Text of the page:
Admitting took forever, but that was expected. The people with the gunshot wounds had to be admitted first. In my day it was knife stabbings. Better recovery but more blood from the knife wounds. A room not far from the Emergency Wing with another patient wasn't particularly desirable, but we had bargained for the night, and would be gone early in the morning for surgery.
Our roommate, a shriveled-up white-haired lady in a pink flowered gown, was sound asleep in bed two. She looked like a quiet soul somewhere in her eighties, I guessed.
There was no place for me to sleep, but a straight-back black plastic torn chair, but the important person in this scene was my friend Kasha. The room was in the old wing of the hospital and had seen its share of patients. Layers and layers of white paint covered the walls, and the beds had the creaky old cranks on them. The halls had that old hospital smell, somewhere between bleach and vomit. The outside lights shimmered through the window shade. Occasionally there was a glowing blue dome, signifying a police car, or a staccato siren indicating an ambulance. For the few thousand a night it was costing it could have nicer furniture and cleaner floors, but the government was paying.
Oh well. Five hours to sleep. I curled up on the chair and Kasha laid back in the bed. I threw my coat over me to help keep from shivering. My hands were like the icicles hanging outside the window. I sat on them using my fattest and warmest part to keep them from turning blue. Why they keep hospitals so cold is beyond me.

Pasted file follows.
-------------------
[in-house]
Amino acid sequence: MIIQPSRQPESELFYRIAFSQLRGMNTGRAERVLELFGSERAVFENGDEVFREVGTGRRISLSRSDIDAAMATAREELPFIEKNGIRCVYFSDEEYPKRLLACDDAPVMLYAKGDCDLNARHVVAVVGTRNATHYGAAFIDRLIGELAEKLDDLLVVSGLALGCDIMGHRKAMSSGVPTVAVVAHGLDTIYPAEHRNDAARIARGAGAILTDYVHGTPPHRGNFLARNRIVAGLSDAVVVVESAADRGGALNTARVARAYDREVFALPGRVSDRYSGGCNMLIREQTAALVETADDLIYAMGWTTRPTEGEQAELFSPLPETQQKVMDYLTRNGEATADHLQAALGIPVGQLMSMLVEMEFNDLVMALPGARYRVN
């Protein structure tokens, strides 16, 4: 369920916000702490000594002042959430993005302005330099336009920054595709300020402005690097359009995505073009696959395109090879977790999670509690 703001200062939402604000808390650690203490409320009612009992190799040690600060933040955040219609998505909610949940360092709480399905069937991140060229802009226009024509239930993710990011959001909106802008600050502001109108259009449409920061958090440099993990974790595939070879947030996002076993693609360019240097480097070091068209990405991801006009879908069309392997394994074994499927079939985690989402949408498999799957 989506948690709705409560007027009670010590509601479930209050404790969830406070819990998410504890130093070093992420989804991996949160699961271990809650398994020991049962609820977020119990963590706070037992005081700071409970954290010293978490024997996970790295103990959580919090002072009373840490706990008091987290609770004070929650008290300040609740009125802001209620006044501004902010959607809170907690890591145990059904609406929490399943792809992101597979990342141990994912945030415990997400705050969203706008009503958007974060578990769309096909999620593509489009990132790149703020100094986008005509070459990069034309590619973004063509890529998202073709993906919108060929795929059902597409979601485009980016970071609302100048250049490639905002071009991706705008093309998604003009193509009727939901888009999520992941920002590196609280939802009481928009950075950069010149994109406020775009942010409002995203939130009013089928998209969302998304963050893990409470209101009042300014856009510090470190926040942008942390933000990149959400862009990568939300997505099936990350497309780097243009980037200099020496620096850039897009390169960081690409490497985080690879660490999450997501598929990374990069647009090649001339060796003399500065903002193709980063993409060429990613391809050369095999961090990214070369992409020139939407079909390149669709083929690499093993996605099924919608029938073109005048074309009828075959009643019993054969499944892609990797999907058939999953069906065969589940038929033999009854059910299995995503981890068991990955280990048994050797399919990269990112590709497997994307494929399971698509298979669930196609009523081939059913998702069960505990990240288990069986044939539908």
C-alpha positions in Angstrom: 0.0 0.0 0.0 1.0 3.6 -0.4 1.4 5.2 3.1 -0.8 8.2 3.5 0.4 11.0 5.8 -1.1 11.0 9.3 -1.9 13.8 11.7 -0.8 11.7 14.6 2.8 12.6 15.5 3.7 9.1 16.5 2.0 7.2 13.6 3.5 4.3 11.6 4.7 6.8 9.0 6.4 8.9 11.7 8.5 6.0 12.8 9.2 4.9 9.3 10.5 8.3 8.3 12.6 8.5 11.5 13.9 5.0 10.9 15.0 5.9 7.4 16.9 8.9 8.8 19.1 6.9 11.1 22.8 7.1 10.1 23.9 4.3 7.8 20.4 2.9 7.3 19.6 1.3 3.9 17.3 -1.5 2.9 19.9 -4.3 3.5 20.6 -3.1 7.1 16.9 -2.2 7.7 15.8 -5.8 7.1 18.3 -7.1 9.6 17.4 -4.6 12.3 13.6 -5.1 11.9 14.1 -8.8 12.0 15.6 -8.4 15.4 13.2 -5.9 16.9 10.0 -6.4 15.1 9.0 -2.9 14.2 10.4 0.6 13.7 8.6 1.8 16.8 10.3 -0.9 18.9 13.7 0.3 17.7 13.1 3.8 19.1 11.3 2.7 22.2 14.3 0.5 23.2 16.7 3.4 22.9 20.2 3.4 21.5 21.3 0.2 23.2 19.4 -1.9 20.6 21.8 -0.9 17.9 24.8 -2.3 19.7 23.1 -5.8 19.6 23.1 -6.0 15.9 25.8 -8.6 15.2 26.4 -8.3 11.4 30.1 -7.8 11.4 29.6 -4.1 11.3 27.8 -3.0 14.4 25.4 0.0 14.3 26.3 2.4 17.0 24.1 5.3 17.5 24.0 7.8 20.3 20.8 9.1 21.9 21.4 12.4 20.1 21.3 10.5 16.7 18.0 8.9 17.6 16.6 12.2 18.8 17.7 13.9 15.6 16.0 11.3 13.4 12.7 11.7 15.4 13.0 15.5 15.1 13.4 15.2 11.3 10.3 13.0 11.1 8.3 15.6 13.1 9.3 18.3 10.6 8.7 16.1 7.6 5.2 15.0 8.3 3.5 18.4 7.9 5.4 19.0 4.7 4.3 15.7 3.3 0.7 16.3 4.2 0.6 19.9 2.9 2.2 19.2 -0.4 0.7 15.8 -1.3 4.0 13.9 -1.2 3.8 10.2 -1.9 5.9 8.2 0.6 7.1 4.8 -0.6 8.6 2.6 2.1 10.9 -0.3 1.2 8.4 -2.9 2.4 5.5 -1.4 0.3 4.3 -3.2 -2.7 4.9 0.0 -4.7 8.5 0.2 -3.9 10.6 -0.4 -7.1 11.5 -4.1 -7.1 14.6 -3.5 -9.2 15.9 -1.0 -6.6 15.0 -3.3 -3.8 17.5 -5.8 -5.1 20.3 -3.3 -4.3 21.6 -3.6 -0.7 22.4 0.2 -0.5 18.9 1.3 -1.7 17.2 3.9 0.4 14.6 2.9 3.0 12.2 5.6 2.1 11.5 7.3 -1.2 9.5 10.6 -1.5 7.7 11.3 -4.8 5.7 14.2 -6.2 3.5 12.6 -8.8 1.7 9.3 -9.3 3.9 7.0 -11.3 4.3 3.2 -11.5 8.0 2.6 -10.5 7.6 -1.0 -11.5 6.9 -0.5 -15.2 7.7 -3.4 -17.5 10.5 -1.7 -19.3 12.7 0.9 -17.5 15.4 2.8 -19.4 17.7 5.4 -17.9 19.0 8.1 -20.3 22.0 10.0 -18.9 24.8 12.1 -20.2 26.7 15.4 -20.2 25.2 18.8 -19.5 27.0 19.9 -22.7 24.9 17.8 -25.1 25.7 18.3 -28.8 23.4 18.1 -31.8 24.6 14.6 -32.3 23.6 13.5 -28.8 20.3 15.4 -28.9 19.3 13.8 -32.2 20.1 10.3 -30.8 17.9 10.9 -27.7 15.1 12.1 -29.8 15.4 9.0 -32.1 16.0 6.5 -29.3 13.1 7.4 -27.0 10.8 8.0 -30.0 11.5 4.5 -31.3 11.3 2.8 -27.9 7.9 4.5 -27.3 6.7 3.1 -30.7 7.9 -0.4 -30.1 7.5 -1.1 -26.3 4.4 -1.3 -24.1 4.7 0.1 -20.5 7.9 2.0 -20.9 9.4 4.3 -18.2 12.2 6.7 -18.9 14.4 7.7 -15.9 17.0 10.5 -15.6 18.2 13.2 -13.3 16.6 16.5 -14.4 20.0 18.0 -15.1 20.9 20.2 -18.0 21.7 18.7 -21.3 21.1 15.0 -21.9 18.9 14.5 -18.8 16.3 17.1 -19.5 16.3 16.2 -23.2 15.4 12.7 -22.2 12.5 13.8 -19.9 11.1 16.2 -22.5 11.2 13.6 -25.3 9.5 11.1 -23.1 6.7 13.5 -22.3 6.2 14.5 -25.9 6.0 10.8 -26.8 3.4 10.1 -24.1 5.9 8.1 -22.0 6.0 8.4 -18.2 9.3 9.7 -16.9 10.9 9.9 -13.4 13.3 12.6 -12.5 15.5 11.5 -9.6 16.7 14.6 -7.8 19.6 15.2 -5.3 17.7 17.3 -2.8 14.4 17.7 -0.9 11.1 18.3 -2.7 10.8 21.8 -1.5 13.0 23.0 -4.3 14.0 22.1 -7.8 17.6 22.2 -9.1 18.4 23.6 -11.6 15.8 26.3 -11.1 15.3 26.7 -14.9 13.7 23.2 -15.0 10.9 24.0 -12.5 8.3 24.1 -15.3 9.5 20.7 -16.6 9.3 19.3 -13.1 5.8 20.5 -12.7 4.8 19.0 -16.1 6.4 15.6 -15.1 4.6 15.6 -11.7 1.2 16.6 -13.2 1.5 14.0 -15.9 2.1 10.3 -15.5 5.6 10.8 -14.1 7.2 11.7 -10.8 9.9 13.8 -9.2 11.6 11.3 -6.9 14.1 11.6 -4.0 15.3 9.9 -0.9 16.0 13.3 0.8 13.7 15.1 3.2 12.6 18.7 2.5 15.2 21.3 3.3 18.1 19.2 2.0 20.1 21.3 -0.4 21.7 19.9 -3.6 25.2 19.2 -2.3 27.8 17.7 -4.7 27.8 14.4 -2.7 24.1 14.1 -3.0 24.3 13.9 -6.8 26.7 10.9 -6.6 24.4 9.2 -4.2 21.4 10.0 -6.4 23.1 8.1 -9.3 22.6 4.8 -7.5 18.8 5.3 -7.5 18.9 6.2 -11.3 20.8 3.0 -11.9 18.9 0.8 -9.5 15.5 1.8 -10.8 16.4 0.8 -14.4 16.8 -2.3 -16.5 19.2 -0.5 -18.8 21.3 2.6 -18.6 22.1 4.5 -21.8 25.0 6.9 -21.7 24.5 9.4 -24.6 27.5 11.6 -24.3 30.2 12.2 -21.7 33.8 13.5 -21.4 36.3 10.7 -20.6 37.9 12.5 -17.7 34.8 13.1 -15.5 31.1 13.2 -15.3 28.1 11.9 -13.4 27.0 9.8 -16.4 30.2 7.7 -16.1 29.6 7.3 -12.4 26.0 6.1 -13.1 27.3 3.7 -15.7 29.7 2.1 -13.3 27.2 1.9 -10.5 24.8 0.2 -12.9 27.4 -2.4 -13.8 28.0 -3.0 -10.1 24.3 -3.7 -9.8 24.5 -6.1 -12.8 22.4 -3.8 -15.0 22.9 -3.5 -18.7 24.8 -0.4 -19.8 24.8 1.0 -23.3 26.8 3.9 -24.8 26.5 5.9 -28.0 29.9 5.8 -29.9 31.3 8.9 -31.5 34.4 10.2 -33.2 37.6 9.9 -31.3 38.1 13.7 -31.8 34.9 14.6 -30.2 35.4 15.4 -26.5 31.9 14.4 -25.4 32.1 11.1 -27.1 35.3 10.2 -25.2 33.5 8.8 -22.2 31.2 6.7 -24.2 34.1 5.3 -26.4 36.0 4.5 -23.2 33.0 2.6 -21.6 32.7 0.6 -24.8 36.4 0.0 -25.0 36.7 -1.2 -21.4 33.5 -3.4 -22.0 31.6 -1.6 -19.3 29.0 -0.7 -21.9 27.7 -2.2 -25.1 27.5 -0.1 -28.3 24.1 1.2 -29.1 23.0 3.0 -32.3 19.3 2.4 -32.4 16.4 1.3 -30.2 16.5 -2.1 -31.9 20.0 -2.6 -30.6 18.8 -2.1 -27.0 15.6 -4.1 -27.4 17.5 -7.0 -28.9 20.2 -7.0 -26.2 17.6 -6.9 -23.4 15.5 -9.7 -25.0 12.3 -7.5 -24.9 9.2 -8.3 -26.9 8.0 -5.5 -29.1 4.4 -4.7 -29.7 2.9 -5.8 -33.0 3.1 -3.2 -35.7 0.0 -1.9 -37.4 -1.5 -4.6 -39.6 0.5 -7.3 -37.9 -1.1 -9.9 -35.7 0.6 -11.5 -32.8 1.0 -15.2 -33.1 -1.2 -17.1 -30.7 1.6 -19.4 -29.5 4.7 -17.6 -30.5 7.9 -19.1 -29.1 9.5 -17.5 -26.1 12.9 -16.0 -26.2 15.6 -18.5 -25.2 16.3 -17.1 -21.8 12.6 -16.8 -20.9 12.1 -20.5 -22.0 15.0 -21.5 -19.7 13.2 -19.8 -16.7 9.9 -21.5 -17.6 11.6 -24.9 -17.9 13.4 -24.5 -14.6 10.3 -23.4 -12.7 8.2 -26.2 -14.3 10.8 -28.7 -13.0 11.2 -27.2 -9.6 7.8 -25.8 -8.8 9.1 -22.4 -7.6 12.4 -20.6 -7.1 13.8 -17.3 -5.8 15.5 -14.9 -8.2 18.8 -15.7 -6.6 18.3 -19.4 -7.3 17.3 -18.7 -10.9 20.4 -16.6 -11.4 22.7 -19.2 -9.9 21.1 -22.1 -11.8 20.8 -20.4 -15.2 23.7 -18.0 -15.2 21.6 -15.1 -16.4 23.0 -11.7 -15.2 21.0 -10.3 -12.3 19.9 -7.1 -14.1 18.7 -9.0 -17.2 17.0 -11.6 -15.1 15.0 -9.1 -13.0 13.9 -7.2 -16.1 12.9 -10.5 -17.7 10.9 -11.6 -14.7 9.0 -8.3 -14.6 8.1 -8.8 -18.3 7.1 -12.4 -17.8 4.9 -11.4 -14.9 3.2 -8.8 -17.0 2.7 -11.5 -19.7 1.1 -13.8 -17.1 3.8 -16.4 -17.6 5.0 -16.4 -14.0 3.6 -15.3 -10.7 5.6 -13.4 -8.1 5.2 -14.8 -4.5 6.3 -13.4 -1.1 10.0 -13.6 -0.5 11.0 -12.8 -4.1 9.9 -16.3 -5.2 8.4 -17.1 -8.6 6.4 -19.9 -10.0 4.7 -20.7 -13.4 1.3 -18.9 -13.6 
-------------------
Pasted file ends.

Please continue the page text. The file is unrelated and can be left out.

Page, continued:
Two minutes later a barrage of doctors proceeded to examine, question, and take blood from Kasha. As I watched the orderly poke the long sharp needle into her vein for the third time I started to feel nauseous. I am a chicken when needles come near me.
Finally they left, and the nurse came in with meds, a blood pressure machine, and was ready to weigh and measure Kasha and ask her questions. I was proud of my friend. Only two days into the New Year and Kasha actually gave the date 2015 as the answer to, "What year is it?" I would have failed that question.
"Shut those doors. Nobody leave the room." Blue uniforms, shiny badges, and gun holsters paced down the corridors, as police officers shouted orders. The outside city tumult suddenly came inside. A small group of policemen combed the hospital in search of a heroin addict who had gone crazy in the Emergency Room. Two doctors tried to hold him down, but he escaped through the building. Five policemen finally caught and subdued him. Powerful drug, that heroin.
Four hours left to rest.